A Study Guide
Study Guide Prepared by Michael J. Cummings...© 2003
Revised in 2010.©
.......Coriolanus is a tragedy based on a historical character, Caius Martius Coriolanus (also referred to as Gaius Marcius and Gnaeus Martius). Scholars also sometimes group the work as one of Shakespeares Roman plays, along with Antony and Cleopatra and Julius Caesar.
Date Written: About 1608.
.......Shakespeare based Coriolanus on The Life of Caius Martius Coriolanus, by Plutarch (46 AD?-120?). This biography is part of a larger Plutarch work, Parallel Lives, focusing mainly on famous Greek and Roman government and military leaders. Shakespeare used the English translation of Parallel Lives, prepared by Sir Thomas North (1535-1601). Norths translation, based in part on a French translation, was published in 1579 under the title The Lives of the Noble Grecians and Romanes [Romans].
.......Coriolanus is in conflict with (1) the common people of Rome, who dislike him for his patrician haughtiness and blame him for withholding food from them at a time of famine; and (2) the attacking Volscians.
.......After Marcius marches off to attack the Volscian city of Corioli (south of Rome, within one to three days of foot travel) Virgilia cannot go about business as usual like other Roman women. Instead, she can only sit at home and fret for her husbands safety.
.......At Corioli, the Volscians charge out of the city gates, prompting Marcius to shout thatThey fear us not, but issue forth their city.
Now put your shields before your hearts, and fight
With hearts more proof1than shields. Advance, brave Titus:
They do disdain us much beyond our thoughts,
Which makes me sweat with wrath. Come on, my fellows:
He that retires, Ill take him for a Volsce,
And he shall feel mine edge.2(1. 4. 32-38)But the Volscians drive the Romans back to trenches, causing Marcius to rebuke his men:All the contagion of the south light on you,
You shames of Rome! you herd ofBoils and plagues
Plaster you oer, that you may be abhorrd
Further than seen, and one infect another
Against the wind a mile! You souls of geese,
That bear the shapes of men, how have you run
From slaves that apes would beat! (1. 4. 40-46).......After the fighting resumes, the Volscians withdraw to their walled city. Marcius follows them through the gates, but his compatriots remain behind, thinking it foolhardy to enter the enemys den. But Marcius holds his own. When he emerges from the gates bloodied but still standing, with the enemy pursuing him, his soldiers find courage and take the city.Marcius, bleeding, then rides off to lead an attack against Volscians outside the city, and he again wins the day. The Volscians are defeated. For his stunning feats on the battlefield, his fellow soldiers give him a title, Coriolanus, meaning conqueror of Corioli.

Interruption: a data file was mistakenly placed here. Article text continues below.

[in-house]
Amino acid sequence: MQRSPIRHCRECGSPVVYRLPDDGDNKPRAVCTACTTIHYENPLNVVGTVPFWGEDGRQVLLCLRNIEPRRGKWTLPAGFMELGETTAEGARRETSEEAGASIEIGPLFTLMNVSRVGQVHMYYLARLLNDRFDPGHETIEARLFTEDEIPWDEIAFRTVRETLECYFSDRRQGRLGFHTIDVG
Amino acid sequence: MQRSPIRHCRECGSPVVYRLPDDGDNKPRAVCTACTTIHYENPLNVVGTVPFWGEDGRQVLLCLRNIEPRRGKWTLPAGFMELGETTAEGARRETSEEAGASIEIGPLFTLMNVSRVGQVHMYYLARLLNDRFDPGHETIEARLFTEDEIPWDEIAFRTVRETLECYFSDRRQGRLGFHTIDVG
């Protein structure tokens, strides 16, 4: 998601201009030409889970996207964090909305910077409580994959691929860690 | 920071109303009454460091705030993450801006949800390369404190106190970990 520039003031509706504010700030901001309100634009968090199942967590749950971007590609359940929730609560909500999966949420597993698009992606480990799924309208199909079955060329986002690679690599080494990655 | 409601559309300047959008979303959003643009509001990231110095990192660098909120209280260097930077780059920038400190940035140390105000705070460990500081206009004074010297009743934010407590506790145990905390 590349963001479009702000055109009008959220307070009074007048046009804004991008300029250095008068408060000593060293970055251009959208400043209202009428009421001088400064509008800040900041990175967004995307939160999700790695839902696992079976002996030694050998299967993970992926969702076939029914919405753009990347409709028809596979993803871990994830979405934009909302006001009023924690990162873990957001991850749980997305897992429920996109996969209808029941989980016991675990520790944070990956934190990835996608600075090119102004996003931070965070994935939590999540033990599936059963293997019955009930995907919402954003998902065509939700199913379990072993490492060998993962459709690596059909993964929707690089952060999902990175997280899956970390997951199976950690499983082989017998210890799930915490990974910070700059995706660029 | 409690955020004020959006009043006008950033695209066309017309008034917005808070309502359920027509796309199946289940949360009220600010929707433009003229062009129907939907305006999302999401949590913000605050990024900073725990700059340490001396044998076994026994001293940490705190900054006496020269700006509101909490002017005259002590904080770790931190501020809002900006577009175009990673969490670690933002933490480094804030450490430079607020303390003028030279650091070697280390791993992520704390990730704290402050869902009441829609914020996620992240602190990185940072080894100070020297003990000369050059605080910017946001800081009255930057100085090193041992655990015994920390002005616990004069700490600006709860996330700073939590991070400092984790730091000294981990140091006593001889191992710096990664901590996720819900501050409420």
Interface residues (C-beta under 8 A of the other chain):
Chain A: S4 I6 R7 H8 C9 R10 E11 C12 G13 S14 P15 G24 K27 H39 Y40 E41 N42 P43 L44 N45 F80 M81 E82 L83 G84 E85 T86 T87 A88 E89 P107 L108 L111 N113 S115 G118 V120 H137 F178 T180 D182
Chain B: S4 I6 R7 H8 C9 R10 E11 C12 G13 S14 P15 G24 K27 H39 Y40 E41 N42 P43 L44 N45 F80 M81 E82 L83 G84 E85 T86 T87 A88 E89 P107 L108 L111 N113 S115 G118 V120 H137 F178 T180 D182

.......When he returns to Rome in triumph, his mother greets him, proud that he has suffered wounds proving his mettle. His wife is also there, weeping for joy that he has survived the battle. To his mothers delight, the Senate nominates him to be a consul (in ancient Rome, one of two chief magistrates who exercised supreme executive power).
.......However, if he is to win the office, he must follow custom and go to the Forum to ask the common people directly for their backing. With the greatest reluctance, the proud warrior agrees to humble himself before the rabble he despises to beg for votes. Out of gratitude for his service to Rome, the people approve him as consul-elect.
.......Meanwhile, two of the tribunes elected to represent the people, Sicinius and Brutus, persuade the people that they have made a bad choice. The august Coriolanus, the tribunes say, does not have the peoples interests at heart; he will only rob them of their liberties. The people then decide to recant; Coriolanus shall not be consul after all. Enraged, Coriolanus condemns the fickle mob, suspecting they seek to undermine authority and destroy the state. In return, the tribunes accuse Coriolanus of treason. When Coriolanus draws a sword, his friends escort him away to prevent further upheaval. Menenius Agrippa, an old friend of Coriolanus, then intervenes on the great soldiers behalf, proposing a peace-making meeting at the Forum. The tribunes agree to attend the meeting. The contentious Coriolanus, however, refuses to participate. His mother, Volumnia, then speaks in favor of the meeting, advising Coriolanus that everyone must compromise from time to time. What motivates her is not conciliation; it is ambition. She wants her son to rise to the consulship. The friends of Coriolanus also importune him to attend the meeting, for the sake of Rome. After being much plied with silver tongues, Coriolanus agrees to the meeting. All is well. But not for long.